I’m writing this so my friends in the USA can find themselves a copy and see if they like it too. It’s an off-brand British sci-fi of the best kind. Something I wish we did more of to be honest. But hopefully this series has enough seasons to really binge watch.
The new special which caused this blog entry was excellent. Although it’s not a good idea to watch it without having seen the original series. In fact the show should be watched in order as there’s a lot of layers that build on each other as the show progresses and even the jokes and often back references. For example Gary playing music from the Beatles during the war, and then everyone believing that the famous band stole all their hits from Gary.
It was very funny seeing Gary, who often would be the one to be ‘in-on-the-joke’ with regard to technology and time travel, be thrown into 2016, where he’s been missing for 17 years. He tries to use a public phone box, but they’re all not-phones (the gags are great). No one responds to him because they’re all on their phones and there’s just a ton of jokes at the expense of how things have changed since the 1999. The Adel song was quite sweet actually, it’s hard to imagine Gary learned the song in a single car ride, but I’ll forgive it because it fits so well for what he’s been through.
Well, if you’re interested in the show. Check it out now! and let me know in the comments what you thought.
I have a family who aren’t religious. Some of them might go to church, and if they do, they’ve never mentioned it. Others are spiritual, in that they search for ways to understand the world and try to come to grips with everything through a non-academic social philosophy. This is important for most people, but I think especially important to the poor and working class who quite often see their lives twisted capriciously by unknown forces.
On the other hand, I’m a skeptic. A rationalist who has done a bit of philosophical reading (enough to be embarrassing at least). When I was younger I was much more hard line about my rationalism, anti-god, anti-fairy, anti-mystical thinking. I was righteous as only a neerdy teenager with a degree in wikipedia can be. And it did put a strain on my relationships with family. Although to be honest, most of my family at pretty kind to all sorts of odd thinking and my rationalism didn’t seem mad or anything, just one of many colours available in the pallet of local family philosophies.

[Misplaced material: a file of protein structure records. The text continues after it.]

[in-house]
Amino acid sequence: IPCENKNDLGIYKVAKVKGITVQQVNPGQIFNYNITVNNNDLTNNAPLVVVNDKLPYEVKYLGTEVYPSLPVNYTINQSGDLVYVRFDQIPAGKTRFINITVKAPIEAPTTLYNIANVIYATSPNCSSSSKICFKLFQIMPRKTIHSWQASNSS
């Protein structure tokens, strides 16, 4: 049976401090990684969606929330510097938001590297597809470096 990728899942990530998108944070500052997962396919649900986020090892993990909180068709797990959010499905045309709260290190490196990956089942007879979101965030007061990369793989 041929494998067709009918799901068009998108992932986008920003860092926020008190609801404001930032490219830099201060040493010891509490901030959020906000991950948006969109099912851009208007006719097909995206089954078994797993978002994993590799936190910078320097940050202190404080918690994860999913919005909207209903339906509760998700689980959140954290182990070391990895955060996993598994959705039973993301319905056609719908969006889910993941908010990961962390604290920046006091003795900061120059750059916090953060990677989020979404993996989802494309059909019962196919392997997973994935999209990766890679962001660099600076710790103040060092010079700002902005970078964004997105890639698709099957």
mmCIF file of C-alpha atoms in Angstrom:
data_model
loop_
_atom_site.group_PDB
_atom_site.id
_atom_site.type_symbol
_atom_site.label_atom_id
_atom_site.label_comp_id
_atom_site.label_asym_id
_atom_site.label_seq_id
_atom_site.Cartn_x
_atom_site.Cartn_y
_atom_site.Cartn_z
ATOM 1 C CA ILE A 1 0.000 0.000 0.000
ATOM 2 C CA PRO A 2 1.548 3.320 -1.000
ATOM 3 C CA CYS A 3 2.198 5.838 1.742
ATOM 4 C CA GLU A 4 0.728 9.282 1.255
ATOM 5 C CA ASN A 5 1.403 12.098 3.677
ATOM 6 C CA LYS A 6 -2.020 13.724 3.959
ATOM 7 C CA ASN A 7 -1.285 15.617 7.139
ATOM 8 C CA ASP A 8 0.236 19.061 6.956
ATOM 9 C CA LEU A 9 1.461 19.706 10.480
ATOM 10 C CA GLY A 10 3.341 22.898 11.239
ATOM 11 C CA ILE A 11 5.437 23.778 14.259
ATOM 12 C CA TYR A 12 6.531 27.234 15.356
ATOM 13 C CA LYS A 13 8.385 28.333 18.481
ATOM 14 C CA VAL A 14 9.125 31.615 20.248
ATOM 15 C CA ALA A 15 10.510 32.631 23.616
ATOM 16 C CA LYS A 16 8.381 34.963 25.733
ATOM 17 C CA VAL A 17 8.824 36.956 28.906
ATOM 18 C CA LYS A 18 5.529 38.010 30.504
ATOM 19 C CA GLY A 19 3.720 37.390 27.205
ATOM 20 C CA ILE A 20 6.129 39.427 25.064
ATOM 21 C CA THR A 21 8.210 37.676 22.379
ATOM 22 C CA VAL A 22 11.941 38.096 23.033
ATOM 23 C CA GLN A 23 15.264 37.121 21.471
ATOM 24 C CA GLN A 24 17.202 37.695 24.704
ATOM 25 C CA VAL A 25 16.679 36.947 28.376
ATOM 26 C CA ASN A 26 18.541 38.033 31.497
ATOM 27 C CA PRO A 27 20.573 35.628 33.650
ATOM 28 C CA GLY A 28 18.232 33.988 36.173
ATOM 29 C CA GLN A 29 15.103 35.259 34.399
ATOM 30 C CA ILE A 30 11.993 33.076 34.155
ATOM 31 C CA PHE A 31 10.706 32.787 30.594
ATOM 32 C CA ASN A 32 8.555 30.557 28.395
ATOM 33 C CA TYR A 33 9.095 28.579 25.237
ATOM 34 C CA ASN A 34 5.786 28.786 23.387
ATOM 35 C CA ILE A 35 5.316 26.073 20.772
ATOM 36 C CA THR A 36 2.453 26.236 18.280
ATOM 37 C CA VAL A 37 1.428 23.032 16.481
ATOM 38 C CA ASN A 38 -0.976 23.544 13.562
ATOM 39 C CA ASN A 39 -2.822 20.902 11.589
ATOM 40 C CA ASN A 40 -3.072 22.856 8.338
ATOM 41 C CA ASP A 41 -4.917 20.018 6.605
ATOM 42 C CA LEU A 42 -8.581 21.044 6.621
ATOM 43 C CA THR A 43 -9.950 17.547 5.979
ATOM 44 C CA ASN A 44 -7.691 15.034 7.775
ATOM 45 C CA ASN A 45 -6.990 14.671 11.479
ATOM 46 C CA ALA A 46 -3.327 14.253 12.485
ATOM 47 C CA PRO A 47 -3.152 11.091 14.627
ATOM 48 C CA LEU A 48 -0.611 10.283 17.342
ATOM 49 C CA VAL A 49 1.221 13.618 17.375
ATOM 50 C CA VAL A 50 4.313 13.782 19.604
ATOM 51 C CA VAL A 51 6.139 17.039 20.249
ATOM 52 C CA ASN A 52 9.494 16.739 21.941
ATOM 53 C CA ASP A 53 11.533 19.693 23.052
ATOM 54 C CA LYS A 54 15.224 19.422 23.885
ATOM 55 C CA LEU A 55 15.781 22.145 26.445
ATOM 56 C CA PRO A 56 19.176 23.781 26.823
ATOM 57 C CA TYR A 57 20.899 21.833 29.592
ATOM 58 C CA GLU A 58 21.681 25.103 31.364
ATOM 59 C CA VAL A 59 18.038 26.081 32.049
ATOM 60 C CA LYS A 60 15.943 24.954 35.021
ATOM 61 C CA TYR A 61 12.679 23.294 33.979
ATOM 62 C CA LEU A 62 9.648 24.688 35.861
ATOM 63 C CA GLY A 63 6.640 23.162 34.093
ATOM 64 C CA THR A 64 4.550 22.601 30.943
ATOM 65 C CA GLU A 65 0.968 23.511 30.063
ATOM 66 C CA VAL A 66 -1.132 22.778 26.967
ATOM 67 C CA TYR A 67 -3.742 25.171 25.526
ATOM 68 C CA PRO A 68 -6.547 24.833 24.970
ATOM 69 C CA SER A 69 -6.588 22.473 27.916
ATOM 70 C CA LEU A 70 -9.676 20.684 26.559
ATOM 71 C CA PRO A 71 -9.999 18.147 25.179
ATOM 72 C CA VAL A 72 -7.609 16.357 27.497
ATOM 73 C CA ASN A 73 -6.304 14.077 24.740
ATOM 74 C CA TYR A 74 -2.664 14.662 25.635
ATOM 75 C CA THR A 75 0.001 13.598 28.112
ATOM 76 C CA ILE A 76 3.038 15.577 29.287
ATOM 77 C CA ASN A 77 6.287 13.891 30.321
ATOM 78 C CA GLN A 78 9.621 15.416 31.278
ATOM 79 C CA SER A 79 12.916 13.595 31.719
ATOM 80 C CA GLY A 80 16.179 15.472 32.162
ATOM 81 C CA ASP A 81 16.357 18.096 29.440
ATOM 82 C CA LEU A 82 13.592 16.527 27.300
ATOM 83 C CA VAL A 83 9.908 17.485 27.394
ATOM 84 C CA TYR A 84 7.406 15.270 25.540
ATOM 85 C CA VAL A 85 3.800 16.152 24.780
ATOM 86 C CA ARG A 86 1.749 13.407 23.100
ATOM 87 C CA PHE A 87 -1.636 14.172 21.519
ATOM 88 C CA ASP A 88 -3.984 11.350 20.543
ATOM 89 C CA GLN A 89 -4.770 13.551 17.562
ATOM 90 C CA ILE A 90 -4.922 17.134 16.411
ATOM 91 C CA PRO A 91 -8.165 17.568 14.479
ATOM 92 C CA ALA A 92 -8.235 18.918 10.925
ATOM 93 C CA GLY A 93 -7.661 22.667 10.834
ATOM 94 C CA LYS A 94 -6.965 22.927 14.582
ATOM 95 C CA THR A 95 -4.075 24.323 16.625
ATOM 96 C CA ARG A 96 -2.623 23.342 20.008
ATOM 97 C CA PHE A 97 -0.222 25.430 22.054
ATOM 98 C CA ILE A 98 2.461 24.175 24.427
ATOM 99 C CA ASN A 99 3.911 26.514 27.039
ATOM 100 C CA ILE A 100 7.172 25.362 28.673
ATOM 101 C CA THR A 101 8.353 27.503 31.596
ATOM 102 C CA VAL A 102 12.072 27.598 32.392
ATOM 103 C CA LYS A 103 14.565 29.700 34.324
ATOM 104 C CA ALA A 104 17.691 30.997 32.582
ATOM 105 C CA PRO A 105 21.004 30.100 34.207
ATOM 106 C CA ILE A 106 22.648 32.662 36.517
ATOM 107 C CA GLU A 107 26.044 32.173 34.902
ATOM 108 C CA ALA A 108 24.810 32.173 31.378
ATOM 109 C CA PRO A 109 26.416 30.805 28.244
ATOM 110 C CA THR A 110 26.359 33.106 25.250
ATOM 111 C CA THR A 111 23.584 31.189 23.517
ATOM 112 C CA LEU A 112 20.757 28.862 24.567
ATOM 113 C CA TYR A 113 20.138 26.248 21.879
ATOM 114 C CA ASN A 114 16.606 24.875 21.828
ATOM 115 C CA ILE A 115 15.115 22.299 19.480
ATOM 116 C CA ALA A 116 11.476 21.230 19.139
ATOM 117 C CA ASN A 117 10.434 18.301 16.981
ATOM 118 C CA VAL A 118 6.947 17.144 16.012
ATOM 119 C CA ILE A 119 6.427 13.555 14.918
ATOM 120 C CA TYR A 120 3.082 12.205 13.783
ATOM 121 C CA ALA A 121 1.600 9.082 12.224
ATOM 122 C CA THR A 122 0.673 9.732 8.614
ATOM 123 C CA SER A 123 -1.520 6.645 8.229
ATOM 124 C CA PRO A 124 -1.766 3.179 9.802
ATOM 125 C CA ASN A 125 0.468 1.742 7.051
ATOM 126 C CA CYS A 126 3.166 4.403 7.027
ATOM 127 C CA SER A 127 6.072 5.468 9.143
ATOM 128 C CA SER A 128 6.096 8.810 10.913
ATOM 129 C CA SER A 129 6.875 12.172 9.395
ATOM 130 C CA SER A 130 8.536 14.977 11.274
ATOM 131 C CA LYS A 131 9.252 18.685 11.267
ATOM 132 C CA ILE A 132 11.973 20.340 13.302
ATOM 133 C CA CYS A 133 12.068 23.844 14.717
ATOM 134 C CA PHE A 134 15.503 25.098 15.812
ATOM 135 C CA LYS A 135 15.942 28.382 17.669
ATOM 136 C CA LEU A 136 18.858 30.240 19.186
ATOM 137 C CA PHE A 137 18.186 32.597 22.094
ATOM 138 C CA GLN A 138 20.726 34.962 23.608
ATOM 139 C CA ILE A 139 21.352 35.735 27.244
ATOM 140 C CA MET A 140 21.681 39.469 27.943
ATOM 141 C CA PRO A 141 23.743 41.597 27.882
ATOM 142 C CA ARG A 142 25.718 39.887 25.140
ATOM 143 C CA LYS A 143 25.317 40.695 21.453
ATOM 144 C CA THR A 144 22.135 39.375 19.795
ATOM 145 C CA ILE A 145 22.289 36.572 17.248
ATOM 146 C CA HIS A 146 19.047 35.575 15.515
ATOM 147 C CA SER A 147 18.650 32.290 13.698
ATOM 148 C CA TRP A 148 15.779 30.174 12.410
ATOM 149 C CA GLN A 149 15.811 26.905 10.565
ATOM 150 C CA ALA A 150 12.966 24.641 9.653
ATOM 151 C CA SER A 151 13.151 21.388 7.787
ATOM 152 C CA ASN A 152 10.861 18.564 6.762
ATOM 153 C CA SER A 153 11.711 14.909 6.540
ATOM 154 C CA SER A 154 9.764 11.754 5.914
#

As I’ve aged and consumed more understanding about skeptical thinking and pro-social philosophy; the two have often been at an interesting contention. How to be rational enough not to get taken in by gimmicks and snake oil, but social enough not to sneer and demean friends and family who have taken to believe in those things.
Over the years I’ve learned that there is an important factor about humans that is important to understand… we take shortcuts. A lot of them. When I say I believe in science, science based policy or health care, or that I trust the data, this is a shortcut. I haven’t gone into all the data, I haven’t read the papers and done due diligence. I’ve trusted that the network of trust I have between the people involved and the ideas we share is enough that my modest reading with my small contributions in critique is enough to be far more confident than my personal data has any right to make me.
A peer group with a shared set of ideas that embellish trust. That sounds like a tribe, a community of people who have created a in-group. And being part of that in-group makes me feel things, positive things when we socialise and anger when I feel it’s threatened.
But peer in-groups are exactly what my ginseng drinking family and friends have too. Just like me, they take short cuts too. There’s a trust there between the people involved and the understand about how the world works. I might claim that it’s moving away from what is true to what is not true, but that won’t change the social dynamics. And just like me, they will feel good when their ideas are verified and angry when those ideas (or people) are threatened.
So how is it even possible to challenge notion when almost anything you say will result in either anger, frustration or a heavy rolling of eyes? I think it is possible, but only if one focuses on two specific points.
Firstly, the social aspect is important. The closer you are to someone, both physically and kinly, the better the chance is that your reasoning will be seen as helpful and not destructive. Having constructive conversations that aren’t about ourselves being verified as right, but about breaking the ideas down as a social activity between friends and then seeing what results are built back up, can I think go a long way to preserving friendships despite radically different views.